How can families (parents, spouses) best deal with problems on a daily basis at the time of coronavirus lockdown?
In these unprecedented and challenging times there is so much to be grateful for! On the one hand we witness the death of so many people we love. On the other hand, I personally feel that this time has been given to us so that we start appreciating what we have rather than concentrate on what we lack, eventually live in the present moment and rethink ourselves and our families.
So many of my clients say that this time triggered their decision to do things differently, something they had envisaged for a long time, but were lacking the final ‘push’.
Today they are doing it, bravely stepping into the role of a leader rather than a follower.
This time is an opportunity rather than a threat…That’s why I felt the urge to ask my colleagues mediators, one of the best in the world, to share their views on the topic. Today I’m proud to present these views to you.
Take as much as you can and drop me a line saying which one resonates with you?
Anna Saczuk, communication expert and mediator
My one word of advice is that families avoid being passive during the lockdown. By that I mean that they don’t sit back and just watch television, or play games on their phones. This is a time for families to be active in their relationships with each other. Each family will have different ways of doing this. It could be playing games together, discussing challenging topics, or books that they’ve read, etc. To make it clear these discussions don’t have to reach agreement, but their goal is common understanding.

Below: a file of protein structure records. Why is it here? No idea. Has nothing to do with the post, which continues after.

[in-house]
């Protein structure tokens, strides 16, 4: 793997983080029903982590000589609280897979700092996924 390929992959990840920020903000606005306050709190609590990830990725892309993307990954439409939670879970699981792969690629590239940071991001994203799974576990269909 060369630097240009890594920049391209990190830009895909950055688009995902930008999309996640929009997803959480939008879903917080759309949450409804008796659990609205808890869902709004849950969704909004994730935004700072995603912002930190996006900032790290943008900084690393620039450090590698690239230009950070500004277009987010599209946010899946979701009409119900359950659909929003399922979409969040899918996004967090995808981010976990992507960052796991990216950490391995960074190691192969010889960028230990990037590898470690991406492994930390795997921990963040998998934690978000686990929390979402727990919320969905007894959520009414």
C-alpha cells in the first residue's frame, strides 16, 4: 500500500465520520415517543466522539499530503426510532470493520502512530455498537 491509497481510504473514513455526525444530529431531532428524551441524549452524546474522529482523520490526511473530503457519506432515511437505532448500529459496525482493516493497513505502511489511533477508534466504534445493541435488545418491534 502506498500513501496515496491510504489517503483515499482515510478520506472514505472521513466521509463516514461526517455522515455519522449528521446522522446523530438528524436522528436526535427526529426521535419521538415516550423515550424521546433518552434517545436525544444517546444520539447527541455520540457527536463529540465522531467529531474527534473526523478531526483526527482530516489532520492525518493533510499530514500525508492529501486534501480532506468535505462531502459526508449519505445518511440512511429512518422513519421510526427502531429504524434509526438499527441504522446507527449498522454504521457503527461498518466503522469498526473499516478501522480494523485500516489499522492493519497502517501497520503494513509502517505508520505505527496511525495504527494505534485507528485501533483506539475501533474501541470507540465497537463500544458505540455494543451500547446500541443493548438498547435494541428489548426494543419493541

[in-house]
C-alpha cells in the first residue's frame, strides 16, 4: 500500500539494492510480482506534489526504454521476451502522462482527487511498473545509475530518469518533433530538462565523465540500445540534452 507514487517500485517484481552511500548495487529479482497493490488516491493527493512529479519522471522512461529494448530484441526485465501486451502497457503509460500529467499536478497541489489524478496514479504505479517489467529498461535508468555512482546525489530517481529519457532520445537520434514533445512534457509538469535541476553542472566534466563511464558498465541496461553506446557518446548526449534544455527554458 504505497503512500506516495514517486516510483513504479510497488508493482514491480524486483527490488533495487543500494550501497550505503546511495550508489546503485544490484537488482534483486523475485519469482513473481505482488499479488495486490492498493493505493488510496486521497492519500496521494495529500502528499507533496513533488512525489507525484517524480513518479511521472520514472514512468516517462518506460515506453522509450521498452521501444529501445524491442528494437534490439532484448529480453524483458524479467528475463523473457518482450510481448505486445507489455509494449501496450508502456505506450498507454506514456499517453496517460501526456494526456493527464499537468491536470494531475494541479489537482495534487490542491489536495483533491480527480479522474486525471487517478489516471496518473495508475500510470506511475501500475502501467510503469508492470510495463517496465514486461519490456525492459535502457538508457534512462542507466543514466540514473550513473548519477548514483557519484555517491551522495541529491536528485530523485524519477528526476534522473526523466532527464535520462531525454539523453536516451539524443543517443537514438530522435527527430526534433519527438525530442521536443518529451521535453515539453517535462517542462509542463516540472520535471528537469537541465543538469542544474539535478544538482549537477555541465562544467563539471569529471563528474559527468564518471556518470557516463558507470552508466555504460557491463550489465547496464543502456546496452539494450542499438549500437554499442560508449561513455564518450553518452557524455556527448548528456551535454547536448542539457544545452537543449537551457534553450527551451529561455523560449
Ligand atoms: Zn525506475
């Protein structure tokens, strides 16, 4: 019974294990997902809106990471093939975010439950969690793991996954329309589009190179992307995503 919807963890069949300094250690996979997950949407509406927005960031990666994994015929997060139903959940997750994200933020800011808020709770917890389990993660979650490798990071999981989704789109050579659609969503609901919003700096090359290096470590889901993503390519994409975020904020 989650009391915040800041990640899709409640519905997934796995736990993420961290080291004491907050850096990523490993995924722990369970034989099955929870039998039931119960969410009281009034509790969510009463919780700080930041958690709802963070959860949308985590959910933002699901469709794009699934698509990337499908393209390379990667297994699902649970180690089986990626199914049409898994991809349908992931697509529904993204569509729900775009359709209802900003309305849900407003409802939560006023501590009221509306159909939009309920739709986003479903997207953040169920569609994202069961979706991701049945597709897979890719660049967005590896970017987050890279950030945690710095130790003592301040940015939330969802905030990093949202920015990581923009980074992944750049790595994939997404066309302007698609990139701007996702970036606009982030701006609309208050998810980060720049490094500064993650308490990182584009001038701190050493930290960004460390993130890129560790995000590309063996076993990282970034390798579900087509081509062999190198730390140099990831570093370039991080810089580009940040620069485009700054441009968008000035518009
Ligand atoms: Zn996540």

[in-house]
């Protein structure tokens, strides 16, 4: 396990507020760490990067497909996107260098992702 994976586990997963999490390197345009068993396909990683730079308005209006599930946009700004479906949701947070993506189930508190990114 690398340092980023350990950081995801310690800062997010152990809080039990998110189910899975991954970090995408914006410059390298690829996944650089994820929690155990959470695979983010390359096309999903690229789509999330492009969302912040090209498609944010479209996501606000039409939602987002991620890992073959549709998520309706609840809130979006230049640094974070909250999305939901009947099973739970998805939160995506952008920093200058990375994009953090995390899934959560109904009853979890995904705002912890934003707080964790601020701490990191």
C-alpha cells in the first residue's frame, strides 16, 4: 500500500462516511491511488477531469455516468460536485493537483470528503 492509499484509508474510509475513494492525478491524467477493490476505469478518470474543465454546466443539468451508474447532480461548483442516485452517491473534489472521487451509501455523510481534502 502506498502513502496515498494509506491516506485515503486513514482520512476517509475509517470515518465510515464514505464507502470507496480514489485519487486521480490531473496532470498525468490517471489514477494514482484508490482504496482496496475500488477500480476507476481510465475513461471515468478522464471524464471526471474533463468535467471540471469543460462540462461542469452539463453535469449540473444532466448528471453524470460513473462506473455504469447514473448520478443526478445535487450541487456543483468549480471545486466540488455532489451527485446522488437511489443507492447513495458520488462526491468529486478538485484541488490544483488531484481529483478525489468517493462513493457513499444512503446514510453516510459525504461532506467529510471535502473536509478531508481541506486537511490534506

I recommend some kind of schedule. Everyone needs some private time and also some relationship time. To get the family active they should work together to set up a schedule for things to do – chores, studies, reading, games, time alone, TV etc. It is important that each family member feels empowered to make suggestions. The family needs to feel as a team.
I hope this helps.
Charlie Young, author of “Constructive Communication with A Path for Challenging Situations” a guide for families wishing to communicate constructively.
Kenneth Cloke, What We Can Learn from the Pandemic
In a moment, everything has shifted. Unimaginable outcomes are now revealed as mere habits, assumptions, patterns of thought, feeling, and behavior — driven by a desire for security and fear of what we do not know. What matters now, after health and survival, are vision and values, and a willingness to think deeply and creatively about what we have witnessed and experienced – not simply the suffering and loss of life, but also the singing, dancing and celebration of life, the courage and deep desire for connection, the importance of love and collaboration that are taking place everywhere, every day, in the midst of all this loss.
Physical distancing does not have to mean social isolation, and can be counter-balanced by song and story, and everyday celebrations of empathy and heroism. On the one hand, we are divided from one another by this virus – personally, nationally, racially, culturally, religiously, politically — through fear and social distancing. On the other hand, we are united by it, as all humanity now faces the same problem, and must learn and practice higher order collaboration and conflict resolution skills in order to survive it.
We can thank the virus, for reminding us of what is precious; for forcing us to realize that without the courage of health care workers and grocery clerks we would not survive; for asking us to have the courage not to abandon each other, not to put joy and happiness on life support, and not to lose sight of the higher order visions and values we are now being asked to live by.